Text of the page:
Control of the scapula is immensely important for development of upper body strength, posture, and general control of oneself.  I have seen far too many people who are either locked up in this area or lack the coordination to be able to control, move, and stabilize from their shoulders.  

 

The shoulder joint is incredibly complicated, and today will not be an anatomy lesson.  I simply want to make you aware of several positions to be able to use them in your training and daily life.  

 

The scapula(shoulder blades) are floating bones located around the sides of your upper back.  Their specific placement will have a massive effect on total body output. This is especially important when working on handstands and other acrobatic movements.  
 

To simplify things, let's say the scapula move in two directions.  They move forwards and backwards, also known as protraction and retraction.  Also they move up and down, known as elevation and depression.  

 

In a relaxed standing position we want(more or less) the shoulders depressed and neutral in terms of protraction and retraction.  

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From here, you can elevate the scaps by strongly pressing your shoulders up:

 

You can go into protraction by rolling your shoulders forward and around your back to create a round shape:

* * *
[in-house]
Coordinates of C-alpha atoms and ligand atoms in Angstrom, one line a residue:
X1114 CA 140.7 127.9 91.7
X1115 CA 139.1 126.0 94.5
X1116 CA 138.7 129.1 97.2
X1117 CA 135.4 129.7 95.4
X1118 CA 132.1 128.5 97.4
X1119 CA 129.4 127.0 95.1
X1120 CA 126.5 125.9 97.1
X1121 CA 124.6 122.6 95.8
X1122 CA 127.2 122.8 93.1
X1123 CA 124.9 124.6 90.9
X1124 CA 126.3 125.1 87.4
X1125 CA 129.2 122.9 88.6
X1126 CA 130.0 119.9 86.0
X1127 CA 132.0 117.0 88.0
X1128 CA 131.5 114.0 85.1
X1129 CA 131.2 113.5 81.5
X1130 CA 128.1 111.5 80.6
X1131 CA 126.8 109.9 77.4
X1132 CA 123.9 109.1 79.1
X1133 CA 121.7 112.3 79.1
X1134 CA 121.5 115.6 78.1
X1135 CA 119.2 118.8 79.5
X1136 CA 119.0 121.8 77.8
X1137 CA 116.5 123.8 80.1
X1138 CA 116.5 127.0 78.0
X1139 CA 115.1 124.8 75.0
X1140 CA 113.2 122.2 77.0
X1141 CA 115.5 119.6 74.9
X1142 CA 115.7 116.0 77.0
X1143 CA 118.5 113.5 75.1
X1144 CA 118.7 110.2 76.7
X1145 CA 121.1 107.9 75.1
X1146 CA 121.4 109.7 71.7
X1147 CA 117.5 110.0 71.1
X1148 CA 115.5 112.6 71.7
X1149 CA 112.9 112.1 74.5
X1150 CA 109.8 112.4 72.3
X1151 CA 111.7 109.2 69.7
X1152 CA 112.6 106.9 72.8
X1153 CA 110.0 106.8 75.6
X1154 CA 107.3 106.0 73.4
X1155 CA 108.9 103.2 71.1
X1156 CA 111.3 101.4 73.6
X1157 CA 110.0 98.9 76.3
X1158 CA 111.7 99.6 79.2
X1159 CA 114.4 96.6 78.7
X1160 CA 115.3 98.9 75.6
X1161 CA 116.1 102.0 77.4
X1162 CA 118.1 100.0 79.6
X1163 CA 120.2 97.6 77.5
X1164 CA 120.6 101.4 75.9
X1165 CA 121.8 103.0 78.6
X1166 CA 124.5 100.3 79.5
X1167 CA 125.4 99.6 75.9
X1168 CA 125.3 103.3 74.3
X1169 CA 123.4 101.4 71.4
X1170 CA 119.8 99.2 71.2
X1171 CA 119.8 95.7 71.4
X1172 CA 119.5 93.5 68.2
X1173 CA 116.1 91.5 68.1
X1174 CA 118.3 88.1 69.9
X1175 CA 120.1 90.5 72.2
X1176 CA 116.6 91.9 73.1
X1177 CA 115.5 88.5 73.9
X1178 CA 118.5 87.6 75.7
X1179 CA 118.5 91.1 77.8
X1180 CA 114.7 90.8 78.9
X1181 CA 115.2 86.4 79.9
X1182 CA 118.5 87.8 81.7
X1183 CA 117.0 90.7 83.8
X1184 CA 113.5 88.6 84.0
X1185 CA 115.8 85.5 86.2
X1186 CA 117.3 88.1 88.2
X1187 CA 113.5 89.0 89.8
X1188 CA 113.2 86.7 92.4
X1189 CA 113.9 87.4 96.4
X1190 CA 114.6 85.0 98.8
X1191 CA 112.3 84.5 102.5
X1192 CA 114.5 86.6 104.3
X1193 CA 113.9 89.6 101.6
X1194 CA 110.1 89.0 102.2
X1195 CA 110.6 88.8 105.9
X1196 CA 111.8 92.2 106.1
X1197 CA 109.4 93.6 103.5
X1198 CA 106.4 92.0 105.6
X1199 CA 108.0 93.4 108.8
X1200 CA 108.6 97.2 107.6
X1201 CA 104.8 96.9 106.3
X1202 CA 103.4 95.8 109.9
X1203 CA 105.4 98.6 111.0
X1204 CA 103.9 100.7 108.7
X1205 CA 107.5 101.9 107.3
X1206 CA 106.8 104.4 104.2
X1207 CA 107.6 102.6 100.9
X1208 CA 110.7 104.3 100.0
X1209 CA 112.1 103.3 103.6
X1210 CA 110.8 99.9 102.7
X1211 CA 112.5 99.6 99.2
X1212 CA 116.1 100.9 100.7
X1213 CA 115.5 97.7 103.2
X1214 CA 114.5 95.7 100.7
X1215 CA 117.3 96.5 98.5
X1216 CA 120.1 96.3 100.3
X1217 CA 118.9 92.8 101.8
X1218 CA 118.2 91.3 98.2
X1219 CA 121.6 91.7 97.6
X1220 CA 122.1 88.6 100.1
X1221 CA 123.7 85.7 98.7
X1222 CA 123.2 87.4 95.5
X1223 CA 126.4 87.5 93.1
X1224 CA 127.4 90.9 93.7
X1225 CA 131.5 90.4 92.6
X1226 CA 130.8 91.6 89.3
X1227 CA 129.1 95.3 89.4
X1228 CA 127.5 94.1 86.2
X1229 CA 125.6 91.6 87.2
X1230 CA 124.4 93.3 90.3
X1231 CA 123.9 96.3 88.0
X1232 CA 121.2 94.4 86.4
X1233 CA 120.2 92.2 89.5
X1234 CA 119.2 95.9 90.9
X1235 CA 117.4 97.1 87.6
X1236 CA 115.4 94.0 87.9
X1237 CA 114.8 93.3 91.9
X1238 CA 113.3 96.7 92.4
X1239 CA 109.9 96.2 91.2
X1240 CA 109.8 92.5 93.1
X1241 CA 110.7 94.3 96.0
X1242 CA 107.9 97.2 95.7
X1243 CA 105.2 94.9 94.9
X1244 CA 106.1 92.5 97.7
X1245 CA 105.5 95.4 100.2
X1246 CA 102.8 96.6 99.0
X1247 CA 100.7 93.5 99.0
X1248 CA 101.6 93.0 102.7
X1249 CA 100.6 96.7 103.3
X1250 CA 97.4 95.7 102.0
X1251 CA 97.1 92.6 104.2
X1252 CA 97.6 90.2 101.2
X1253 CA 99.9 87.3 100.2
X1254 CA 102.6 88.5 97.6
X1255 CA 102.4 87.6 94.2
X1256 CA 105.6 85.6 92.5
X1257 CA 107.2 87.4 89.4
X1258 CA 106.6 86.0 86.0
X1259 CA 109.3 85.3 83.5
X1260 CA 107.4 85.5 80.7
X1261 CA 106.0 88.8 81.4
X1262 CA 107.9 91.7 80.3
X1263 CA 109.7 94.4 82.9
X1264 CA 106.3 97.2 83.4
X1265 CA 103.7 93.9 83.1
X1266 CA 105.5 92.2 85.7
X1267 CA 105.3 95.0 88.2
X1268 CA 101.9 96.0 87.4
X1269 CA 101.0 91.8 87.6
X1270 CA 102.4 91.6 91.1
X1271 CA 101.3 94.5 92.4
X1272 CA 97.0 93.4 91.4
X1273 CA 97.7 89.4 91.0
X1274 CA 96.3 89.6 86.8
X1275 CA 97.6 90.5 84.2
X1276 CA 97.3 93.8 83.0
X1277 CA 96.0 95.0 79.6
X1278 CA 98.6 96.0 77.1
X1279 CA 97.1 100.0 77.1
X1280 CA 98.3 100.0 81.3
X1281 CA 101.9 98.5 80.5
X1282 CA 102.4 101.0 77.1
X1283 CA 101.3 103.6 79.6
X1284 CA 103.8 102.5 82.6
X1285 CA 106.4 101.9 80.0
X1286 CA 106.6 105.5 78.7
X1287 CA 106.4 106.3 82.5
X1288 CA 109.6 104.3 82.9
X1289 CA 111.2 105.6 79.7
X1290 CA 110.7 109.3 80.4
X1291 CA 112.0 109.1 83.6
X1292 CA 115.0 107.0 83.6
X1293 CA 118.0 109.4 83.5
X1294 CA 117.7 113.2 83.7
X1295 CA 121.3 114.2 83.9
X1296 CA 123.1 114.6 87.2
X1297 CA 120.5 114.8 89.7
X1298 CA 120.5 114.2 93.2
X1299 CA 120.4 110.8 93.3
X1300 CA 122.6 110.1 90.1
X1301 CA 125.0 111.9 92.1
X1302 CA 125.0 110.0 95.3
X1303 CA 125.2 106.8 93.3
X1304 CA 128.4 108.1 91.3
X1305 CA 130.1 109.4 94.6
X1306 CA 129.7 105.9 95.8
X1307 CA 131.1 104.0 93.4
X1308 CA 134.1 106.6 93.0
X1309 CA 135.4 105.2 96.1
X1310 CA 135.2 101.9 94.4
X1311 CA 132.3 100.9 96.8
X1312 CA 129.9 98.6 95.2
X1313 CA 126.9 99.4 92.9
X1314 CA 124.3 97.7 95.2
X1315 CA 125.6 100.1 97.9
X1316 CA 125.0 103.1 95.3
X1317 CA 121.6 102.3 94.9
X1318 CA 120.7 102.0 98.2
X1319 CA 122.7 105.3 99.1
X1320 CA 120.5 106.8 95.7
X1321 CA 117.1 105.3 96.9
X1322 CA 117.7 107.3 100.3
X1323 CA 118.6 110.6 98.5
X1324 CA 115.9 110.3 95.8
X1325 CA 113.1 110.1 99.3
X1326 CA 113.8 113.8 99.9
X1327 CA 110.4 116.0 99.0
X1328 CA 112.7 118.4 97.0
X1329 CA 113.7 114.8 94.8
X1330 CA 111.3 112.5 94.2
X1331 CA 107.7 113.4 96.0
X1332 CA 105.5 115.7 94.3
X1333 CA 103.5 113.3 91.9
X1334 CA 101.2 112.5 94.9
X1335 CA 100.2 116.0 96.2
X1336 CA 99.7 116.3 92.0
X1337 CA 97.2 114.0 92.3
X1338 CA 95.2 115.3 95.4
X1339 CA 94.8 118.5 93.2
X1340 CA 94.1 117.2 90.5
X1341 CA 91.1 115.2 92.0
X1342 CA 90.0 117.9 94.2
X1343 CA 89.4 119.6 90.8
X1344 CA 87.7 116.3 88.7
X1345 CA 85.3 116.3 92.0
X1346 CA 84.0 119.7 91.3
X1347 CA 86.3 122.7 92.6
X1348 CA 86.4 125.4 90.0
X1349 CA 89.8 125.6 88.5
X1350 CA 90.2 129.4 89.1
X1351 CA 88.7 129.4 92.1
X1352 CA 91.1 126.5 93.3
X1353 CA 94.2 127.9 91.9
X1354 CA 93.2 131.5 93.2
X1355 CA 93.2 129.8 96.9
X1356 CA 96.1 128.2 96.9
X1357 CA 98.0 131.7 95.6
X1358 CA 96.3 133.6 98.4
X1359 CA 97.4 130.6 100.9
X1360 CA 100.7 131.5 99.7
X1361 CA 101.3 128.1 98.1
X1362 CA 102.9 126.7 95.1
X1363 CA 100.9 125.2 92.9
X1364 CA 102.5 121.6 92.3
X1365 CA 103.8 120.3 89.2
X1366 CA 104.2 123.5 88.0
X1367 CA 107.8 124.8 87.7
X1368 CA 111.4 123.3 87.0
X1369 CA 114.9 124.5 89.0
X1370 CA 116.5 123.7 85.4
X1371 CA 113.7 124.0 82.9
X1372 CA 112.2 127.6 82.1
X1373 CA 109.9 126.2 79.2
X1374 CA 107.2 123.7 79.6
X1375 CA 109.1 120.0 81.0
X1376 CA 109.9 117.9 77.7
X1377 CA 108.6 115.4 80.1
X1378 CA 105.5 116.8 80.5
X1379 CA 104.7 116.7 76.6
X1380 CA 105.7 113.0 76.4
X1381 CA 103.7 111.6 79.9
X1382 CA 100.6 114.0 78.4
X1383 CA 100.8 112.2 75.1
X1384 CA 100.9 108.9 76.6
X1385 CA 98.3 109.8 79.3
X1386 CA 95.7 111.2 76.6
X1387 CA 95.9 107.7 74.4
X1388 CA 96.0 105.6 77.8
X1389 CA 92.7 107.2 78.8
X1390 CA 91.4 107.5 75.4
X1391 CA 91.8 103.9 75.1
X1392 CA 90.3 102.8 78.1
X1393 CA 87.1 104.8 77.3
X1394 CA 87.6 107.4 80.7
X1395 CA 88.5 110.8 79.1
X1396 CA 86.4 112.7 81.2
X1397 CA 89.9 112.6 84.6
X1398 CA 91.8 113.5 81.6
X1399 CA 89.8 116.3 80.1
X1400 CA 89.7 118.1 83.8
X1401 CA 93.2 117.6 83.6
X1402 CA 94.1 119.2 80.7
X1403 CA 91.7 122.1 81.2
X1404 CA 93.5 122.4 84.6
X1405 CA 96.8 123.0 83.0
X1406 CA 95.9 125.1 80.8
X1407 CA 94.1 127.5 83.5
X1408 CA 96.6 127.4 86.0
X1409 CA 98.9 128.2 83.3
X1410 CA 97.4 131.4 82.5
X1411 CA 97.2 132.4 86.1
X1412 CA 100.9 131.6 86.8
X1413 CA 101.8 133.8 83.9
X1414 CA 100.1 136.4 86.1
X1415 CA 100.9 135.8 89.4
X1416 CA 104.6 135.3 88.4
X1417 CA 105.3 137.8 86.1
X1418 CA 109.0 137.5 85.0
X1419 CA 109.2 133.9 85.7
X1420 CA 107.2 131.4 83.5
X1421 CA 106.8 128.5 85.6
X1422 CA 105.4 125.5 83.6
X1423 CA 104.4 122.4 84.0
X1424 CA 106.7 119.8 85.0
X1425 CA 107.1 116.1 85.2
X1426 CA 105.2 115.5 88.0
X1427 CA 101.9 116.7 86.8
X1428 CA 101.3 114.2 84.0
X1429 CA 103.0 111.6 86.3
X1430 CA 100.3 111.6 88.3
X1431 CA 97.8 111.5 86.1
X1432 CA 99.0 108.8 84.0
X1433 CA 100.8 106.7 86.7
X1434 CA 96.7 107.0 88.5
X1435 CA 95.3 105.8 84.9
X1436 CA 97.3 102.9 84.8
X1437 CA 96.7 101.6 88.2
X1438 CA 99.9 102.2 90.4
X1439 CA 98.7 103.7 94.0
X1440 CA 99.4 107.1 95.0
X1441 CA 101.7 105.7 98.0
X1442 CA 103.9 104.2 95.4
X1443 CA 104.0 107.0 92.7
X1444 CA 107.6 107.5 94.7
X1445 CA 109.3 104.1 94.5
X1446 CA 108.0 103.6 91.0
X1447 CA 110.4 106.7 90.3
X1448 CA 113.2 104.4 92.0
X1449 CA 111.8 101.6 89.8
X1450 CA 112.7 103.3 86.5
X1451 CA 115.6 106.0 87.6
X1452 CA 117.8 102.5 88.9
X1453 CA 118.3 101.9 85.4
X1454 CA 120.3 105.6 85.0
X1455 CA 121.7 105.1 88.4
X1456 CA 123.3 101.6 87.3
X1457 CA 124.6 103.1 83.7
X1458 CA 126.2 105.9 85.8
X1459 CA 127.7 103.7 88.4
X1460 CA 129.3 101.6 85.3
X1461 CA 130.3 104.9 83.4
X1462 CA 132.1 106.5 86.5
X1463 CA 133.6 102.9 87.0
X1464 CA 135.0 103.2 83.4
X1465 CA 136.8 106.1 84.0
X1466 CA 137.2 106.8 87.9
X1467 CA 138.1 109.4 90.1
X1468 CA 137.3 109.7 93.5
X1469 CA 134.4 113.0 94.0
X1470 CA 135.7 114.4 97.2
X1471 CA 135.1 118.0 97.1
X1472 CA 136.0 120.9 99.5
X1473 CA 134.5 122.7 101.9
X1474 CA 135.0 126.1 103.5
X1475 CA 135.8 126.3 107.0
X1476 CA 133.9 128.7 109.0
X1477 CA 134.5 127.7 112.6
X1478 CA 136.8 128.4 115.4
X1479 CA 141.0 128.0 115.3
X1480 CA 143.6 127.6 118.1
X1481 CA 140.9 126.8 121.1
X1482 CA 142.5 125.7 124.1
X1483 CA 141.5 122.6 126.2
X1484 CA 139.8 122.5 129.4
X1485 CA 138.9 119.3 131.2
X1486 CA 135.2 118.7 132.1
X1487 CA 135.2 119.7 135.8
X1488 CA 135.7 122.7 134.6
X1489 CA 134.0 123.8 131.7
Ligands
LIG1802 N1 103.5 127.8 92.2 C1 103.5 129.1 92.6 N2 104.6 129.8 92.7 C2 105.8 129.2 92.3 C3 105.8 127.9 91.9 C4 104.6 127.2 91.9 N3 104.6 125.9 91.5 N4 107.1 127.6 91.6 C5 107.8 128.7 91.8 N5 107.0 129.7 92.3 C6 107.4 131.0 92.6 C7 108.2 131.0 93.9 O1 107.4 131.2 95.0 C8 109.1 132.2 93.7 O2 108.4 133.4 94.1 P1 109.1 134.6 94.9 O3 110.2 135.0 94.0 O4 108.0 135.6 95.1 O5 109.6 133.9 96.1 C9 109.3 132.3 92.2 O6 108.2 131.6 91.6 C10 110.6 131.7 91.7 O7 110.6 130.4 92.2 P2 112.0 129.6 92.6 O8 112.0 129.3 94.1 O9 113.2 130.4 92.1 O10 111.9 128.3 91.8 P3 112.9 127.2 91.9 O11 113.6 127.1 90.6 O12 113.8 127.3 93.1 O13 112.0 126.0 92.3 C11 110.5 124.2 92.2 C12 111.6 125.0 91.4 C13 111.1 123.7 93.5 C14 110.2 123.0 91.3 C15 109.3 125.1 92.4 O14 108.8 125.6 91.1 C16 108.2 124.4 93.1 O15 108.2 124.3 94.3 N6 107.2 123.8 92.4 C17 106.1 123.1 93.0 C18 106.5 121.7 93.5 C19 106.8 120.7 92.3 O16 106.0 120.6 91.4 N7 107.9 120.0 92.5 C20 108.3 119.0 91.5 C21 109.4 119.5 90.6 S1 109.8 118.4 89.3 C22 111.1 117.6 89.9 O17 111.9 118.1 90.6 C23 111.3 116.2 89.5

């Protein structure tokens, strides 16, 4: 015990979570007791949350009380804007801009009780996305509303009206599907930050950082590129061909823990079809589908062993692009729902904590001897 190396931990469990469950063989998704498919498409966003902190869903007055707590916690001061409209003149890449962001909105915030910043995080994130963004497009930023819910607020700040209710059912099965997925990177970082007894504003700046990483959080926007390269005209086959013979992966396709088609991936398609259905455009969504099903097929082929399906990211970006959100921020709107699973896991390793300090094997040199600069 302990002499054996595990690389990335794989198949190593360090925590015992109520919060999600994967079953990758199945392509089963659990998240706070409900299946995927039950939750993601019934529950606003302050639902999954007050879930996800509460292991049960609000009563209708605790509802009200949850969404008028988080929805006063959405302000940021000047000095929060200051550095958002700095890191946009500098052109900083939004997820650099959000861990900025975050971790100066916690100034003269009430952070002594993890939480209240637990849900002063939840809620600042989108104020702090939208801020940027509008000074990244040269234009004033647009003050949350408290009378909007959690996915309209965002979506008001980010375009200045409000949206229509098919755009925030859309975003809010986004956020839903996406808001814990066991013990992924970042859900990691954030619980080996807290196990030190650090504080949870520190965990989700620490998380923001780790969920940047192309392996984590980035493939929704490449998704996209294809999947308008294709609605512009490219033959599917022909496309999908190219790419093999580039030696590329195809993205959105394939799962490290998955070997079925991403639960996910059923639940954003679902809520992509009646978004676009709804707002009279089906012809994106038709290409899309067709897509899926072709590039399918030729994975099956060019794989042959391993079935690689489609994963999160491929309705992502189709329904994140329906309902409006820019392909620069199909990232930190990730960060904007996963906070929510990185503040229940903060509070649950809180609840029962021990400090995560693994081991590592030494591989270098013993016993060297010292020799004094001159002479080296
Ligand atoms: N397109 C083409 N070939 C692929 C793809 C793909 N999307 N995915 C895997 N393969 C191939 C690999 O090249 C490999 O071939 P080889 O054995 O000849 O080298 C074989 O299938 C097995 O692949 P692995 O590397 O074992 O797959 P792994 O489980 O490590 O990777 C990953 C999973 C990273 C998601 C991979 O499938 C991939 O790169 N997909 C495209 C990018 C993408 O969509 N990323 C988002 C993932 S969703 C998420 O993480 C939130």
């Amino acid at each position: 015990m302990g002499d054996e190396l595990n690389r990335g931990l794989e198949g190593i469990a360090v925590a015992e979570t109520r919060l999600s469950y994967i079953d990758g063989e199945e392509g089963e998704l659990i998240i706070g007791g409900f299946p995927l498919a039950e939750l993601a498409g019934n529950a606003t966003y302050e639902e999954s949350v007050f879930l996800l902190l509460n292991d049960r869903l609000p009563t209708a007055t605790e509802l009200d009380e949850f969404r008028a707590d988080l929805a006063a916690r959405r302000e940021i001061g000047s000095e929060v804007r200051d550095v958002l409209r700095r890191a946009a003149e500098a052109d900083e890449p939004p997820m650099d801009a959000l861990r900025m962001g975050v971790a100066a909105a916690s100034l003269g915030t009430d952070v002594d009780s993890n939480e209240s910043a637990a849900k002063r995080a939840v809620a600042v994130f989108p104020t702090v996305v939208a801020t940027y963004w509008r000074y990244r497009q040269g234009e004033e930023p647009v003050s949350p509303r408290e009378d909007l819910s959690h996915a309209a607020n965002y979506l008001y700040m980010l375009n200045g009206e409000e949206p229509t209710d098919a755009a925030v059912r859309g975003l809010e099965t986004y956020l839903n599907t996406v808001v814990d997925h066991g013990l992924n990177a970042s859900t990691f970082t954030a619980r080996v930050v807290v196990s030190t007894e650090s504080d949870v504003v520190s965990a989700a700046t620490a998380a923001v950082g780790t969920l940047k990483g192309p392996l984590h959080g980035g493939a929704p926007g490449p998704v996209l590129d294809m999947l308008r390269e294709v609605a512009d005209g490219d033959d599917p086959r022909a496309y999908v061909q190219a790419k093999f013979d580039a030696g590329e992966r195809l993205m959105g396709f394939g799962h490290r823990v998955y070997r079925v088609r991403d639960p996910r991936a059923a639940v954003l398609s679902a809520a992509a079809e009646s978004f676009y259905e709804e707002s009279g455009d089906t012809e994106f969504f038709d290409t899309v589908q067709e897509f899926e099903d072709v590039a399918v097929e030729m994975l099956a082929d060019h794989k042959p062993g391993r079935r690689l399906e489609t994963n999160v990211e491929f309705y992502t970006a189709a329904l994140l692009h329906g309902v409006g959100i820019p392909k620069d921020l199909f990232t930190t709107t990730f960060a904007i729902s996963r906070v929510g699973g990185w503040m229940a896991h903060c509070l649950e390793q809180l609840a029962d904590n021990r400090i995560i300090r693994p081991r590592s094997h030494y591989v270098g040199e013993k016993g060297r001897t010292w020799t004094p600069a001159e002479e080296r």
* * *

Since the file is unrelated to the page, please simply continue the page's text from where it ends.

You can go into retraction by strongly pressing the shoulder blades together behind you: 

 

You can also combine elevation with protraction:

 

As well as elevation and retraction:



These exercises are to develop control of the scapula as well as to diagnose what your restrictions are.  

After you have mastered these position the true value can be demonstrated.  


Attempt to go through these positions of the scapula in loaded position, examples being a pushup position, handstand, hanging, etc.  Make notes of how they feel differently, and what feels more stable. 

When you have understanding and appreciation of shoulder placement, it will do quite a bit for your movement efficiency.  Every upper body strength movement has a very specific scapular position that will make the movement work best.  The answer is not always the obvious one.  

This is why I think it is very important in someone's personal development to be able to explore enough to do things differently.  The placement of the shoulders is only one small part of the whole.  

The idea is to be able to experiment enough to be able to find out for yourself why we do things the way we do.  

Posted
AuthorYuri Marmerstein